Regulator steps up fund approvals to cushion equity market decline
Daniel Ren in Shanghai
The China Securities Regulatory Commission is fast-tracking fund approvals to help cushion the recent rout in stocks, but worries remain about a bubble in the equity market, whose main index has jumped nearly 80 per cent this year.
The regulator allowed three asset managers to launch new funds over the weekend after a two-week hiatus, according to Shanghai Securities News.
The move came after the benchmark Shanghai Composite Index ended a seven-week winning streak as a bout of profit taking sent the gauge down 4.44 per cent last week.
As of yesterday, the indicator had soared 79.3 per cent this year.
'The fund approvals were obviously aimed at boosting the liquidity and preventing a sharp fall,' said Orient Securities analyst Mao Nan. 'Fresh fund supply is the only positive news for the frothy market since fundamentals can't support the current valuations.'
Shanghai-listed firms trade at an average of 28 times their 2008 earnings.
Mainland mutual fund houses raised a total of 46.3 billion yuan (HK$52.5 billion) in July, 18 per cent more than a month earlier, according to a report by Guosen Securities.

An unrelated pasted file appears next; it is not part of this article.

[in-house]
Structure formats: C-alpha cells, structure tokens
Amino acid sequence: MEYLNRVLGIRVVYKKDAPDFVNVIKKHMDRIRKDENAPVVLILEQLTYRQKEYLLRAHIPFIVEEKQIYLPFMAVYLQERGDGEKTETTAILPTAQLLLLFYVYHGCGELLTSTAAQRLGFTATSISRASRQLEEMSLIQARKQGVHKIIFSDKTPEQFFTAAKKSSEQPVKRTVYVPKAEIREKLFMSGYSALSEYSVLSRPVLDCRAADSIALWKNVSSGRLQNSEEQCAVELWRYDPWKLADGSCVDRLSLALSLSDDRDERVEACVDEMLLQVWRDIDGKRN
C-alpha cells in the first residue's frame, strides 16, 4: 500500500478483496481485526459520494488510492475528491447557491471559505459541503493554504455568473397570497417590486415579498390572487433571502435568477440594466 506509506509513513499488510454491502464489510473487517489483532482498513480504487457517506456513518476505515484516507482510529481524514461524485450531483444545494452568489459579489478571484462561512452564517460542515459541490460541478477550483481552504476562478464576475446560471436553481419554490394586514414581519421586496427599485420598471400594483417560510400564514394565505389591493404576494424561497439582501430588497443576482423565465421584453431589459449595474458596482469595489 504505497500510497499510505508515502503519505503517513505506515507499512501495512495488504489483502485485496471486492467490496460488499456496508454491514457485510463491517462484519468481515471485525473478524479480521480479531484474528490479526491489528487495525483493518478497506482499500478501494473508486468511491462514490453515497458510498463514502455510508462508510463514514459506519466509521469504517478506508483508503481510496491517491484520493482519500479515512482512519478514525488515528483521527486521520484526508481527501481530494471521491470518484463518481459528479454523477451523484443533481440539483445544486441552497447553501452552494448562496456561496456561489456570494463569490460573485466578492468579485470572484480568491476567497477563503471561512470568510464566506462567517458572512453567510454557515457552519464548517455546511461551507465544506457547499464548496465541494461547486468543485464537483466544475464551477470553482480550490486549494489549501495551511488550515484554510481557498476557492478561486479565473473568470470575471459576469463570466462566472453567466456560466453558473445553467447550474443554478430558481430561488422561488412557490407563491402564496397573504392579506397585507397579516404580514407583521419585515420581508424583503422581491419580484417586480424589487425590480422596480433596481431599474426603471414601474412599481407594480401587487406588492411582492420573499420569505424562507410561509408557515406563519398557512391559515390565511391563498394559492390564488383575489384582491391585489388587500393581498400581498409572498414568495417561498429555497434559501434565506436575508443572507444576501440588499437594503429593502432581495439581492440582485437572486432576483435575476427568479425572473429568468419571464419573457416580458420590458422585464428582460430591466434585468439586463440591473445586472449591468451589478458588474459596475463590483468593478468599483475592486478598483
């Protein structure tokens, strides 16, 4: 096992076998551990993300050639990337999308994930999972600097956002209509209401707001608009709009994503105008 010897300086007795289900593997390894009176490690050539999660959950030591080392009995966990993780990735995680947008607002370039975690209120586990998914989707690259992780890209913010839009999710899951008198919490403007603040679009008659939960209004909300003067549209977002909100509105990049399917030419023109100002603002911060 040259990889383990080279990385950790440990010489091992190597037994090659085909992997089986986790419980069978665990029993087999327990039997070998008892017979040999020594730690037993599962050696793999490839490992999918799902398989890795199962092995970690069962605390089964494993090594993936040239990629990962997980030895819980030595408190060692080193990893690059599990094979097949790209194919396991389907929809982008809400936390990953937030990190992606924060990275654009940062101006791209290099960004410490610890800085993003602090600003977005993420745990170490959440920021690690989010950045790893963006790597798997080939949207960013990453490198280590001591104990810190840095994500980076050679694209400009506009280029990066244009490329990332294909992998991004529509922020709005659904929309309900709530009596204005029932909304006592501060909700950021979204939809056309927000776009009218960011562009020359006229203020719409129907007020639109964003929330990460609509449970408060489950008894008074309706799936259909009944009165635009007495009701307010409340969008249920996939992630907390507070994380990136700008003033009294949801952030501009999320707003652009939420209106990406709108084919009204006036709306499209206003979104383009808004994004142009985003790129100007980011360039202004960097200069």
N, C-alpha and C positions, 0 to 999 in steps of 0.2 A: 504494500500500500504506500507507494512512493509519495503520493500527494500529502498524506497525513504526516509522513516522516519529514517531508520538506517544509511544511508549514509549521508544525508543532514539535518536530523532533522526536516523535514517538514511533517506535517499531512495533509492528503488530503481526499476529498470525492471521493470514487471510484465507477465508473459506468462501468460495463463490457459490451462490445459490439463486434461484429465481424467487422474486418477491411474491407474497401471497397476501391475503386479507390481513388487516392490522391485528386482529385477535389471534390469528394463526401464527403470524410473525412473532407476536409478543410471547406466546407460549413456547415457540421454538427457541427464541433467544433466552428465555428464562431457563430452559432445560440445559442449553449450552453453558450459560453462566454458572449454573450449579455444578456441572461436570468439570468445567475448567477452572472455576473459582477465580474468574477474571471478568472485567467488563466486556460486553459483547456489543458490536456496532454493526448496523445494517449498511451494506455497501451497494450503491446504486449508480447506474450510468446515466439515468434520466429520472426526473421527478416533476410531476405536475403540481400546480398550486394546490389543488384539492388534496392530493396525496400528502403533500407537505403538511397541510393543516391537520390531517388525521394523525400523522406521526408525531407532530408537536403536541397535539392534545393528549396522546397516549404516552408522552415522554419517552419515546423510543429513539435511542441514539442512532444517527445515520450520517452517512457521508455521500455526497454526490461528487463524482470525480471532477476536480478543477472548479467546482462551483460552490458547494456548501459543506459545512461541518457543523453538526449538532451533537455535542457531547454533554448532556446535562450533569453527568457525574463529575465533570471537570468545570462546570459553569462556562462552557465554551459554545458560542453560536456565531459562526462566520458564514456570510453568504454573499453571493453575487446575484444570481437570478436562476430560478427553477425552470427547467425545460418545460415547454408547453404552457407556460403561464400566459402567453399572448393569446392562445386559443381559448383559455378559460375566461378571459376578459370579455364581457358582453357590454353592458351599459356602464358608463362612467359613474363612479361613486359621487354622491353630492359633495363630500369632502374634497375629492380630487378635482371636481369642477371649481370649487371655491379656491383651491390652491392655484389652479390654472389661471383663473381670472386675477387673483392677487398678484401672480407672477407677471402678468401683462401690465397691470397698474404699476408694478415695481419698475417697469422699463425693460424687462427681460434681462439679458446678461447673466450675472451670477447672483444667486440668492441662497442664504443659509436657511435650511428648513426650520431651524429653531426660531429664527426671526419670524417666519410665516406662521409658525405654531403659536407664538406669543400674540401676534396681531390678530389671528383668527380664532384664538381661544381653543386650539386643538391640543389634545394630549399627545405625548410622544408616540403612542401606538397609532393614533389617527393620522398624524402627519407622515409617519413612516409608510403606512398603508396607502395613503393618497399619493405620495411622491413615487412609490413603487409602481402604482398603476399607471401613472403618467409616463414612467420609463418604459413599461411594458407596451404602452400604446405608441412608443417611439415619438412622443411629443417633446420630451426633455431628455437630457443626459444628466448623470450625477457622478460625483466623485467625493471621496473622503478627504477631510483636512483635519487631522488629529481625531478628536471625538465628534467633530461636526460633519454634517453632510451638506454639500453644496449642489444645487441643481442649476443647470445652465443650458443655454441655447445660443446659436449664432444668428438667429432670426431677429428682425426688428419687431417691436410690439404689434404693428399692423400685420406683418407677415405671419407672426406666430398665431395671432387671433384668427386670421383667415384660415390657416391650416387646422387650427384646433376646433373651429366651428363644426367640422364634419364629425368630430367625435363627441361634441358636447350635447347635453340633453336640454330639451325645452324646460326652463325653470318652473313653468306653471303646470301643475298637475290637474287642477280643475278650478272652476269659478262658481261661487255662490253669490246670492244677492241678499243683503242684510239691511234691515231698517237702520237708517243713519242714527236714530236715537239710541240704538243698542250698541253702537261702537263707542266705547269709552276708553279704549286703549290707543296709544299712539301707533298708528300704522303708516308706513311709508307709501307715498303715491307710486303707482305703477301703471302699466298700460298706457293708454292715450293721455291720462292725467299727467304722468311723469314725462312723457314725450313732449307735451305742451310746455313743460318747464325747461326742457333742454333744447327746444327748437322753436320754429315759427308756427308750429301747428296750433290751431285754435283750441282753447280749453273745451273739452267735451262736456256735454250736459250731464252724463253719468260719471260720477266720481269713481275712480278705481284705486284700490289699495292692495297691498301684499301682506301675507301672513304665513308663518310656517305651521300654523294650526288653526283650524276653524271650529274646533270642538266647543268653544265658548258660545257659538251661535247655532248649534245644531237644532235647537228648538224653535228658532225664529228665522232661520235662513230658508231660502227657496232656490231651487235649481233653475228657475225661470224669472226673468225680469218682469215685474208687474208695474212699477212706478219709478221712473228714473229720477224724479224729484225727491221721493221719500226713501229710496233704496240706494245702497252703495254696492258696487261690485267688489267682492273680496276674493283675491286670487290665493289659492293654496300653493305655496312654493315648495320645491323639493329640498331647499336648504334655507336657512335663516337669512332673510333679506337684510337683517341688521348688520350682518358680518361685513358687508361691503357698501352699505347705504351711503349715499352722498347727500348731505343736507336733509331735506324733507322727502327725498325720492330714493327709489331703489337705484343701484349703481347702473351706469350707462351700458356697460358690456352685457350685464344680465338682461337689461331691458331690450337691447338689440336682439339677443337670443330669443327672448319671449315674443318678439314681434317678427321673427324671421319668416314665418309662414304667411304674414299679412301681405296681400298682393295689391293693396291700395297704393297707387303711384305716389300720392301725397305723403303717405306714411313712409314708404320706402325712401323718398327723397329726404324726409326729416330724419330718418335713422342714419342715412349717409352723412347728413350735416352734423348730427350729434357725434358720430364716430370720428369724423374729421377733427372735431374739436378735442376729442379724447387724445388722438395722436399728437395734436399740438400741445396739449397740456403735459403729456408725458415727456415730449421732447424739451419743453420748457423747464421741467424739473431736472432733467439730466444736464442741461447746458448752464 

In early July, an index fund tracking the CSI 300 Index by China Asset Management raised its targeted 25 billion yuan in just four days.
The fund manager closed the fund-raising three weeks ahead of schedule.
The red-hot market forced the CSRC to suspend new fund approvals in the middle of last month to cool buying euphoria.
But the market slide last week called the regulator into action again as it was desperate to avoid a roller-coaster ride, analysts said.
According to a statement by the CSRC on Tuesday, the regulator approved a new qualified foreign institutional investor, Korean Investment Trust Management, last month, bringing the total number of QFIIs to 86.
A Shenyin Wanguo Securities report said yesterday that A shares have been overvalued as investors were overly optimistic about the economic recovery and better corporate earnings.
'The A-share market has reached a bubble territory,' said the report. 'Expectations of a bright earnings outlook won't be able to sustain the rally while investors are anticipating excessive liquidity.'
The market drop last week was sparked by speculation that the central bank would tighten monetary policy after commercial banks extended record loans in the first half this year.
Yesterday, the Shanghai index gained 14.966 points or 0.46 per cent to 3,264.726 points, snapping a four-day losing streak.
Turnover on the Shanghai Stock Exchange was 103.8 billion yuan, only half of last week's average daily trading value.